White House says Israel’s Rafah strike and ground assault don’t cross Biden’s ‘red line’


Israel’s Actions in Rafah days after an attack caused a large fire that killed scores of Palestinians, Israeli soldiers advanced farther into Rafah, but the White House insisted that its ally had not breached the “red line” set by the Biden administration.

As international condemnation over the deaths in a packed tent camp for displaced civilians grew, Israeli tanks were spotted entering central Rafah for the first time on Tuesday. Additionally, U.S. aid deliveries to Gaza by boat were halted due to damage to its temporary port.

During a briefing, however, National Security Council spokesman John Kirby informed reporters that the U.S. was not “turning a blind eye” to Israel’s actions in the southern Gaza city, where almost a million Palestinians have fled in recent weeks.

According to him, the Biden administration did not think that Israel’s operations in Rafah thus far constituted a “major ground operation” that would defy President Joe Biden’s warnings and lead to a shift in U.S. policy, which would include the threatened suspension of weaponry shipments.

Israel's Actions in Rafah
Israel’s Actions in Rafah

“A major ground operation is, you know, 1000s and 1000s of troops moving in a manoeuvred, concentrated, coordinated way against various targets on the ground,” he stated.

According to an American official who spoke to NBC News, the U.S. thought the death attack was a “horrific incident.” Still, it seemed to be the consequence of an airstrike gone “horribly wrong” and wasn’t indicative of Israel “smashing into Rafah.”

Before this month, Biden spoke with CNN and stated: “I made it clear that if they go into Rafah—they haven’t gone in Rafah yet—if they go into Rafah, I’m not supplying the weapons that have been used historically to deal with Rafah, to deal with the cities — that deal with that problem.”

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Kirby said that Israeli officials had insisted that their tanks were moving along the Philadelphi Corridor, a crucial strategic strip of land running along the Egypt-Gaza border, and “not in the town proper.” This was in response to NBC News’ Gabe Gutierrez’s question about how Israeli tanks appearing near central Gaza did not represent a full-scale ground operation.

“The Israelis have stated that,” Kirby answered. “We’re going based on what the Israelis are telling us and what they’re saying publicly and what we’re able to discern, as best we can.”

Shortly after an Israeli bombardment ignited a fire that destroyed a tent camp in Rafah’s Tal al-Sultan neighbourhood, Kirby made his remarks. Local health officials reported that the fire killed at least forty-five individuals, including children.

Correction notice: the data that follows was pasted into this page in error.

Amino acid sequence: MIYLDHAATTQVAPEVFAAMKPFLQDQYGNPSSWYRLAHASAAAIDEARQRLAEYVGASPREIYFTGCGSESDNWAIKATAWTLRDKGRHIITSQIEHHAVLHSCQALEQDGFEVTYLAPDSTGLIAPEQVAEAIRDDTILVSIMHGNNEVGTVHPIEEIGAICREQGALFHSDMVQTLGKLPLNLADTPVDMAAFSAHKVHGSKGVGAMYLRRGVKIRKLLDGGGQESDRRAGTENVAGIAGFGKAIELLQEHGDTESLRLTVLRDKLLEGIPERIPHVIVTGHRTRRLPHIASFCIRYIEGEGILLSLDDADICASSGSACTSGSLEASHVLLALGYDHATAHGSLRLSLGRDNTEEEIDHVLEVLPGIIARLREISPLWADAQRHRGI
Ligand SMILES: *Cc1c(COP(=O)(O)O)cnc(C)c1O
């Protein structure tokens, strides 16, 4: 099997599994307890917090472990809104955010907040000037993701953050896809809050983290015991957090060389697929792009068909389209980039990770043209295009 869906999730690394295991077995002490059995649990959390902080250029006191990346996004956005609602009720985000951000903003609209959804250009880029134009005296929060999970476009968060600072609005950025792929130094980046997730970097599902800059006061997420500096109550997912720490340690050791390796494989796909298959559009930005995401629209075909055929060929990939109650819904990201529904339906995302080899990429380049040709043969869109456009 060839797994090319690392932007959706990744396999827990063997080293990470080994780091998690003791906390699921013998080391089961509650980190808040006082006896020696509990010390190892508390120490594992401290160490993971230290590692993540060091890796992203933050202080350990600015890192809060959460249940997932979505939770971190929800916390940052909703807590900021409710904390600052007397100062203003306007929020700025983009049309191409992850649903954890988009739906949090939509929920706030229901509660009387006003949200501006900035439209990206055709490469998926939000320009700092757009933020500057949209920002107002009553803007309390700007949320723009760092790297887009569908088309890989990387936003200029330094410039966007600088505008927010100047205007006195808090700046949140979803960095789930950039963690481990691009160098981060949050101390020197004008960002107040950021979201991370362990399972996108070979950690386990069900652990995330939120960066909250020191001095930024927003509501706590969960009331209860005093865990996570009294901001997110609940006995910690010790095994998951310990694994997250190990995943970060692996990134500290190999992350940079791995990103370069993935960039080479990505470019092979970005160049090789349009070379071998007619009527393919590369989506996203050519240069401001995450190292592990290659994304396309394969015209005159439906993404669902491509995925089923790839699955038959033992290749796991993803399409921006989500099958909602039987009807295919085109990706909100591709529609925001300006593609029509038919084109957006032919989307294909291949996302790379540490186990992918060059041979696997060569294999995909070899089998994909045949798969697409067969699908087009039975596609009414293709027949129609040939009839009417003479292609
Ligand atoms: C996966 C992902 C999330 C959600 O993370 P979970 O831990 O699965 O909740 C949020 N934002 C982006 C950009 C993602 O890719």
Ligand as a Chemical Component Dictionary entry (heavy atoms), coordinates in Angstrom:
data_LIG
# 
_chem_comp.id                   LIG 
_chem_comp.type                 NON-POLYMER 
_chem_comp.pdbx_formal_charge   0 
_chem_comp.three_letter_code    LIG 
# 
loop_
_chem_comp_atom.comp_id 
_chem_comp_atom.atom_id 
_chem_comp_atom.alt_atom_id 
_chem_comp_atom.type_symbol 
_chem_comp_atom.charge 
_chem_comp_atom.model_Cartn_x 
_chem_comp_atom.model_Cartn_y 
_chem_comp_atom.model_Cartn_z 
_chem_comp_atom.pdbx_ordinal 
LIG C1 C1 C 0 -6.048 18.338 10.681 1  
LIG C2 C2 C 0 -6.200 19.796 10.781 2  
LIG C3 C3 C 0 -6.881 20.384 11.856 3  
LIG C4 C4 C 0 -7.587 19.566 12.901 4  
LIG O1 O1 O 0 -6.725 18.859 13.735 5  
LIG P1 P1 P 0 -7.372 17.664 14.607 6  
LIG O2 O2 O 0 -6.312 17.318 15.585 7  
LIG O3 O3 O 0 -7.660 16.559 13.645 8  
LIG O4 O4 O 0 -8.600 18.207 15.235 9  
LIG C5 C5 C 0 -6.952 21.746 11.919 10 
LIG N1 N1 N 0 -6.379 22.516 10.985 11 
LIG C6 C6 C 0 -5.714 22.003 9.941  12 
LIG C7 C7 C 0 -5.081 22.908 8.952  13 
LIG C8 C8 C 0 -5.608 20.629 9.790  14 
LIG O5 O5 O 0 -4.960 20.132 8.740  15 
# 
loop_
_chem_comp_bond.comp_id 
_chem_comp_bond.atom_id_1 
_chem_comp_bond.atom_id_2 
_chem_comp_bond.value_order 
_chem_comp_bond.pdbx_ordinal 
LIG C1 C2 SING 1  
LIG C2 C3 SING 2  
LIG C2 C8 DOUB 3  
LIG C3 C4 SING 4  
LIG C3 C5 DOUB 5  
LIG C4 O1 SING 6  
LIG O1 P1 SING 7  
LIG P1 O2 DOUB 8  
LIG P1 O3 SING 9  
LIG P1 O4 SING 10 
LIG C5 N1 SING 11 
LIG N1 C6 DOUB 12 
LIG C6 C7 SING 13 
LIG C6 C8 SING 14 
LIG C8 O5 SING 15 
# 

The strike has increased the amount of pressure coming from around the world after Israel was ordered to stop its onslaught in Rafah by the top court of the UN. According to the Associated Press news agency, the UN Security Council may vote as early as Wednesday on a draft resolution that Algeria circulated demanding a cease-fire in Gaza and urging Israel to end its offensive immediately.

An Israeli official told NBC News that Israel sent fresh cease-fire proposals to mediators in Qatar, Egypt, and the United States on Monday. As required by Hamas, the proposal called for a “sustainable calm,” but it did not call for an end to the fighting.

Leading Hamas leader Basem Naim told NBC News on Tuesday that Hamas has yet to receive a proposal from the mediators.

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Israel Defense Forces spokesman Rear Adm. Daniel Hagari stated during a briefing on Tuesday that Israel was still looking into the strike, including the source of the fire that he claimed “resulted in this tragic loss of life.”

Hagari said that two top Hamas terrorists were the target of two 17-kilogram (37.5-pound) missiles fired by the IDF. However, he claimed that a fire was started accidentally and was “unexpected and unintended.”

He raised the likelihood that the fire was started by weapons stored in the targeted area, although he called that theory an “assumption” at this point. Both an American and an Israeli official reportedly told NBC News that it’s believed the fire was started by a fuel tank that was struck.

The images from the strike have piled pressure on the U.S. to act.

Asked during Tuesday’s White House briefing how many “charred corpses” Biden needed to see before changing policy, Kirby said he took “offense” to the question, saying: “We don’t want to see a single more innocent life taken.”

The IDF has waged a monthslong ground offensive in Gaza during which more than 36,000 people have been killed, according to the Gaza Health Ministry.

The usage of the term “red line” by former President Barack Obama in August 2012 to warn against the deployment of chemical weapons in the Syrian civil war is reminiscent of Biden’s warning regarding the United States.

The Obama administration’s red line was criticized for appearing to be “written in disappearing ink” by presidential rival John McCain, who said that Obama had allowed the border to be crossed without taking any action from the US.